If you’ve never worked in the film business, then it’s hard to understand why it is the way it is. Which is why I like to help people understand the film business in the context of start-up culture, because only then can you really understand it for the crazy insanity that it is.
If the start-up world ran like the film business, this is what it would look like.
Imagine you’re a successful founder with a couple of modest exits under your belt would have an idea for a new business. You might have a business plan. Just as likely you only have a pitch. You might have a few lines of code, but it’s understood that there will be no functional prototype.
You would go out for your A round of financing and ask for $50 -$200 million to make the idea into a product, with a commitment of an additional $50 - $300 million to market it. You would do this with a straight-face, by the way.
Of course, it would be understood that you have no plan for an MVP – minimum viable product. Sure, if you get your funding, there will be a lengthy development process where people are writing scripts that are not seen by customers, mood boards created that will look nothing like the final project, and a host of other variables that cannot be market tested. And speaking of market testing, there will be some test marketing done before release, but we all accept and know that it will happen long after the point of no return for the product’s success has passed.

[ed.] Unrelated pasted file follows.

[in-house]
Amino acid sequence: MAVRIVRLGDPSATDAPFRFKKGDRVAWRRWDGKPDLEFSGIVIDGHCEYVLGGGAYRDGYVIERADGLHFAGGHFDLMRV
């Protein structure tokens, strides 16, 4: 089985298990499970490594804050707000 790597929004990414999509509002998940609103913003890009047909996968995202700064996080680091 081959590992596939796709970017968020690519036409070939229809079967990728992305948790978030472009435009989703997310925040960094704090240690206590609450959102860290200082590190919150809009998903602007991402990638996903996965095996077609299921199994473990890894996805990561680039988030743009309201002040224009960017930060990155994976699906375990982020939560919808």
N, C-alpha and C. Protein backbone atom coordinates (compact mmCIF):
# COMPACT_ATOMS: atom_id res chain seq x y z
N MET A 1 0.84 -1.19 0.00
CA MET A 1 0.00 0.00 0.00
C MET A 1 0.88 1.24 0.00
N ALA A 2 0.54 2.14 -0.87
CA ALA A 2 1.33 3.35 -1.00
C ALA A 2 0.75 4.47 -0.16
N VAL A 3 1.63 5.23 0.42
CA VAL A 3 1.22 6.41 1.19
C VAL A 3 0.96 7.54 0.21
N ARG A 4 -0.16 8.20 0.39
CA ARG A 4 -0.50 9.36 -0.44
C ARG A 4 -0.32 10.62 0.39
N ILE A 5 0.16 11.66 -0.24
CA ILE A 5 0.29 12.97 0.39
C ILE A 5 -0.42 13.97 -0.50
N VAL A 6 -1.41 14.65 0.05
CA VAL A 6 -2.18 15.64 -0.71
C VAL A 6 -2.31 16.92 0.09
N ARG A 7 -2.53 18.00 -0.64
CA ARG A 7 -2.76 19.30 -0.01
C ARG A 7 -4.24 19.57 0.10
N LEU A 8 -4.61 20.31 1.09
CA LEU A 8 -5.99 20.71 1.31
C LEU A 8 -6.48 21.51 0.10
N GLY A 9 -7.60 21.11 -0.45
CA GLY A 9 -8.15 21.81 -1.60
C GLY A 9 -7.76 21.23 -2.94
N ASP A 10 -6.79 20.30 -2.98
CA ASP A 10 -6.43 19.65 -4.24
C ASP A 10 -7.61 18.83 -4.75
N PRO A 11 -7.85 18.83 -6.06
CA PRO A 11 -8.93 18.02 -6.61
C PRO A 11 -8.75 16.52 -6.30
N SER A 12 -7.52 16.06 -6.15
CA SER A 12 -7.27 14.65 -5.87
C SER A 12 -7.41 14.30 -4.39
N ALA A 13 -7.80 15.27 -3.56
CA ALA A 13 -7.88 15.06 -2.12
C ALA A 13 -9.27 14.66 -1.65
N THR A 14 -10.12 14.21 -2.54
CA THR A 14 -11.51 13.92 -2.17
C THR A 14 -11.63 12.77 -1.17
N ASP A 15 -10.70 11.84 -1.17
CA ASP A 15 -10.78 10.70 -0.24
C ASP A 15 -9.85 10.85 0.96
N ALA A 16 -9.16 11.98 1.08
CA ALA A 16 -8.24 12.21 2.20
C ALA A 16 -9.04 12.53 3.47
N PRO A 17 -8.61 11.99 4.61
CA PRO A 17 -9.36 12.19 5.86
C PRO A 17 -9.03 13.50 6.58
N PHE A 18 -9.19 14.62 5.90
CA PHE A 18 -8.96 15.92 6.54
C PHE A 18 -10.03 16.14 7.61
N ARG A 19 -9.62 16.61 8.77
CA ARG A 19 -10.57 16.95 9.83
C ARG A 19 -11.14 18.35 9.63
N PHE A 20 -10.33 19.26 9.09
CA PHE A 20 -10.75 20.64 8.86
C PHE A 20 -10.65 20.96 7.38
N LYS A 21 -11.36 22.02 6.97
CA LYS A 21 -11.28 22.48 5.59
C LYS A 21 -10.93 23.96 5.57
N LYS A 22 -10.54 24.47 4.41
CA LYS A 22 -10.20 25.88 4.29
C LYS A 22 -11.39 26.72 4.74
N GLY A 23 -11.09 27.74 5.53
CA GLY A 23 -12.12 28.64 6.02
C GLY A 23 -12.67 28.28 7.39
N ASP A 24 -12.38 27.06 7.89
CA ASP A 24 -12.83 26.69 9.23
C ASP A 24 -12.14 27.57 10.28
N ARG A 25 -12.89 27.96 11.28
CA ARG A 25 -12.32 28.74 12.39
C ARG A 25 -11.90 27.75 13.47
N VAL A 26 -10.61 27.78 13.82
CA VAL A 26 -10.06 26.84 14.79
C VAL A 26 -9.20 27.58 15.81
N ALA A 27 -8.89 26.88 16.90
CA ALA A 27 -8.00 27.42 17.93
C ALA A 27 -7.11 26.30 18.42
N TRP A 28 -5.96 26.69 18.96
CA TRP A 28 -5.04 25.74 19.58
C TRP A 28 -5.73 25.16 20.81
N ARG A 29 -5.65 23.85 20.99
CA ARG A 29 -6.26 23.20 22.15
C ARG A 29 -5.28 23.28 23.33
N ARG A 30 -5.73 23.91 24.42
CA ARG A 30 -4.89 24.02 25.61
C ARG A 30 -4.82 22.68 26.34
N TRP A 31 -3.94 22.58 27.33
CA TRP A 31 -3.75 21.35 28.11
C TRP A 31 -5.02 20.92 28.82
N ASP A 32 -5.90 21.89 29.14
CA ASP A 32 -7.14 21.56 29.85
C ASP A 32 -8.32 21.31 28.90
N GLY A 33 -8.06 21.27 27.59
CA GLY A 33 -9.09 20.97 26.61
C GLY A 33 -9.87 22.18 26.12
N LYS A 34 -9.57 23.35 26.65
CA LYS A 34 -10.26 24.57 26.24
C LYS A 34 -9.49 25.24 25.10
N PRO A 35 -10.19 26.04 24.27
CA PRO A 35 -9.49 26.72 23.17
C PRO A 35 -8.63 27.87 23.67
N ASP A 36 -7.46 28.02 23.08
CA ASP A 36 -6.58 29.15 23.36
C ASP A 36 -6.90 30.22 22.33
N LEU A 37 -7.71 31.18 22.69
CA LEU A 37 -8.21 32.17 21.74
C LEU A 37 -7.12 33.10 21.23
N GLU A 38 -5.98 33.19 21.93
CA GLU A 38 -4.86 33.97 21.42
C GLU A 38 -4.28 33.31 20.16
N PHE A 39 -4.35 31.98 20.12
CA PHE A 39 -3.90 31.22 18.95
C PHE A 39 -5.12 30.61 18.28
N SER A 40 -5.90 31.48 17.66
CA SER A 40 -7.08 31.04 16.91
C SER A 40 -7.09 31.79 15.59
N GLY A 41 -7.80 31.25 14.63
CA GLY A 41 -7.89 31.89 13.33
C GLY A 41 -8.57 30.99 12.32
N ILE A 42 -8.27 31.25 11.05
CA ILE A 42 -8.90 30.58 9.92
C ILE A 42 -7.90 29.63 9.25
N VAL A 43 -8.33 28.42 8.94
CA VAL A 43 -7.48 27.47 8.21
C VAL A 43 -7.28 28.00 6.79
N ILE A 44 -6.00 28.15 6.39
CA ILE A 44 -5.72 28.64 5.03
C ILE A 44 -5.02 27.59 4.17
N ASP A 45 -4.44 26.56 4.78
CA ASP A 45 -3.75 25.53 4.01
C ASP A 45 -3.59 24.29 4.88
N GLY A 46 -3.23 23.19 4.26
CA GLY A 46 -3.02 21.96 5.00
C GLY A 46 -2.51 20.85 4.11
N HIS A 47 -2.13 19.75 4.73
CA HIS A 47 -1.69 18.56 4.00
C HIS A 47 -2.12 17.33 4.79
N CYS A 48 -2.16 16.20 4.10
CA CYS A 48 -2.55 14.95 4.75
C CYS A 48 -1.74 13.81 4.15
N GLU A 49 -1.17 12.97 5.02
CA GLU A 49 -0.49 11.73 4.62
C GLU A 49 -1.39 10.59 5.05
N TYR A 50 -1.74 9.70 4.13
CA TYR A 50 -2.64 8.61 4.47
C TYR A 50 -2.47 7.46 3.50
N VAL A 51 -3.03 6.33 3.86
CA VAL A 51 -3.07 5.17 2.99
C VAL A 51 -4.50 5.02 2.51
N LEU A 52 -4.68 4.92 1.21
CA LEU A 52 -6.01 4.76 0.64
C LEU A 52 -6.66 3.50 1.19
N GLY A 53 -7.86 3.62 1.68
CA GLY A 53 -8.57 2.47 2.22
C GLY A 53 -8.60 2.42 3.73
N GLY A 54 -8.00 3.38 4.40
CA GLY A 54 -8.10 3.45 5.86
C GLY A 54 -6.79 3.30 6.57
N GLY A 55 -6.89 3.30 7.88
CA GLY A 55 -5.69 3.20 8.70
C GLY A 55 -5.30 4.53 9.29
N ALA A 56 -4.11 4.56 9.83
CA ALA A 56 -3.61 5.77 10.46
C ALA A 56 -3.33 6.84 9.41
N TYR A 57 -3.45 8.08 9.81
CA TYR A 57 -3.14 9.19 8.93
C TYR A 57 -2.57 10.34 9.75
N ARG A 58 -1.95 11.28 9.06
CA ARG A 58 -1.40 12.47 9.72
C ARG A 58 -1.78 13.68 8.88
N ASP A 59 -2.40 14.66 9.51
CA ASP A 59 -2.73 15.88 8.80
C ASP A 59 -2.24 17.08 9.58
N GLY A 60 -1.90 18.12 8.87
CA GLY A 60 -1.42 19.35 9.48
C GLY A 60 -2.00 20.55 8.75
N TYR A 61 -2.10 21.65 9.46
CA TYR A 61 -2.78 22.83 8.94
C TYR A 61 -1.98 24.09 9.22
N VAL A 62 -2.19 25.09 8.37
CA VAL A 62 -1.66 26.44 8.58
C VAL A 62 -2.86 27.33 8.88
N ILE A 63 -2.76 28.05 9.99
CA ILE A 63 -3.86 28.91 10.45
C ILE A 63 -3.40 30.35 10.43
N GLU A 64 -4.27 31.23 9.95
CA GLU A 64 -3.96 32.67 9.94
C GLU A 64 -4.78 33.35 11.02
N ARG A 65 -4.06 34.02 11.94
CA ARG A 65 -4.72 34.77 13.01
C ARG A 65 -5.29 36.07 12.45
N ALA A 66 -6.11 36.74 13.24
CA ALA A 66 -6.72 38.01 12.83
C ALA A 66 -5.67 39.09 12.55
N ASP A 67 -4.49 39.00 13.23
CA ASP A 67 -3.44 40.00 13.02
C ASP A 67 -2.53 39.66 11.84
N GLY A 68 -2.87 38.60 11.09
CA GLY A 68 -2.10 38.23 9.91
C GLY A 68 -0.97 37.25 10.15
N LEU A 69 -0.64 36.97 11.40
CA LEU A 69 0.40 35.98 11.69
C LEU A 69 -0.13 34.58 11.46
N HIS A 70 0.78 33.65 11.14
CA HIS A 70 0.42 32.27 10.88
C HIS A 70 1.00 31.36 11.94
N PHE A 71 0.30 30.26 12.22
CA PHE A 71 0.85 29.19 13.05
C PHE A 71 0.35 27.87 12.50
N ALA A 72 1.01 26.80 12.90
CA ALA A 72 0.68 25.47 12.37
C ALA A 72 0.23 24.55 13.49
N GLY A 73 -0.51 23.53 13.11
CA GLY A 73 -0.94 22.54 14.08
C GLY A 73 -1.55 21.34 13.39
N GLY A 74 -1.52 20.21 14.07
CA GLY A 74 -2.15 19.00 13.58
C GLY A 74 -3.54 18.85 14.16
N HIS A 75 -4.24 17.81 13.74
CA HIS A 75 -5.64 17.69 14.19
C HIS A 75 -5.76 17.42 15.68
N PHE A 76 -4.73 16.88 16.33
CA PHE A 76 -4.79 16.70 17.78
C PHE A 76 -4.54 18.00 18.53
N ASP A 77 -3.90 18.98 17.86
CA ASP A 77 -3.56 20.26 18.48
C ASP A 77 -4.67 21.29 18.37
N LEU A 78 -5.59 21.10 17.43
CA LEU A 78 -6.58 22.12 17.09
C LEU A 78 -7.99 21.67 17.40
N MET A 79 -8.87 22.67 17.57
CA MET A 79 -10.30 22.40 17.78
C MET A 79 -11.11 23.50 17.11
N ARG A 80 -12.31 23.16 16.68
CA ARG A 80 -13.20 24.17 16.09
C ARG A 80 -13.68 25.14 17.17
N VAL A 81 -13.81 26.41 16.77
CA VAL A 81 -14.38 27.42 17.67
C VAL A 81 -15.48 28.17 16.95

Finally, it will be accepted that it will be as long as 2 years before anyone will know whether investing in your business will work or not. But investors spend the money regardless despite knowing that, if it bombs, there will be no underlying IP other than the product itself as proof of the investment.
Seems crazy, right? But here’s the thing. Every VC and Investor would think that makes perfect sense and choose to invest or not based upon the quality of the pitch (or business plan) and your track record. That’s right, if they liked your or thought you were a good bet, they’d make the investment and commit as much as hundreds of millions of dollars to your idea. Just reinforces your belief that the film industry is out of control bunch of loonies, right? And they are.
But I always like to remind people of this story by William Goldman about the scoring of the classic China Town. You know, the movie that regularly makes every film critics list of must see films? In his book, “Which Lie did I tell?” Goldman tells the story of the first screening of China Town. He shares that the first preview, with the original score was a disaster. It wasn’t until Jerry Goldsmith came onto the picture that Goldman writes, “It was like you couldn’t see the movie with the other score, and now you could, and I thought, ‘Omigod, we may have a chance…”
I always like to share that story because it helps to explain why the movie business is so insane. There are just seemingly endless obstacles that the creative industries face. When it comes to making a film – even a classic like ChinaTown – the score, one of the final elements in the process, nearly ruined the movie. Great acting. Great script. Great direction rendered meaningless by one bad creative decision. There are countless examples to match this – every film maker has heard and/or experienced them.
So the next time you find yourself remarking at how stupid those Hollywood people are, remember the story of China Town. It won’t necessarily make you feel any better about that appalling film you just endured. But it may help you to understand that, until we have the technology to screen films while pushing new scenes in real time, there’s not really any better way to get them made. And that amazing movie you just watched – maybe you can have a better appreciation for just how unlikely it really is that it came out the way it did.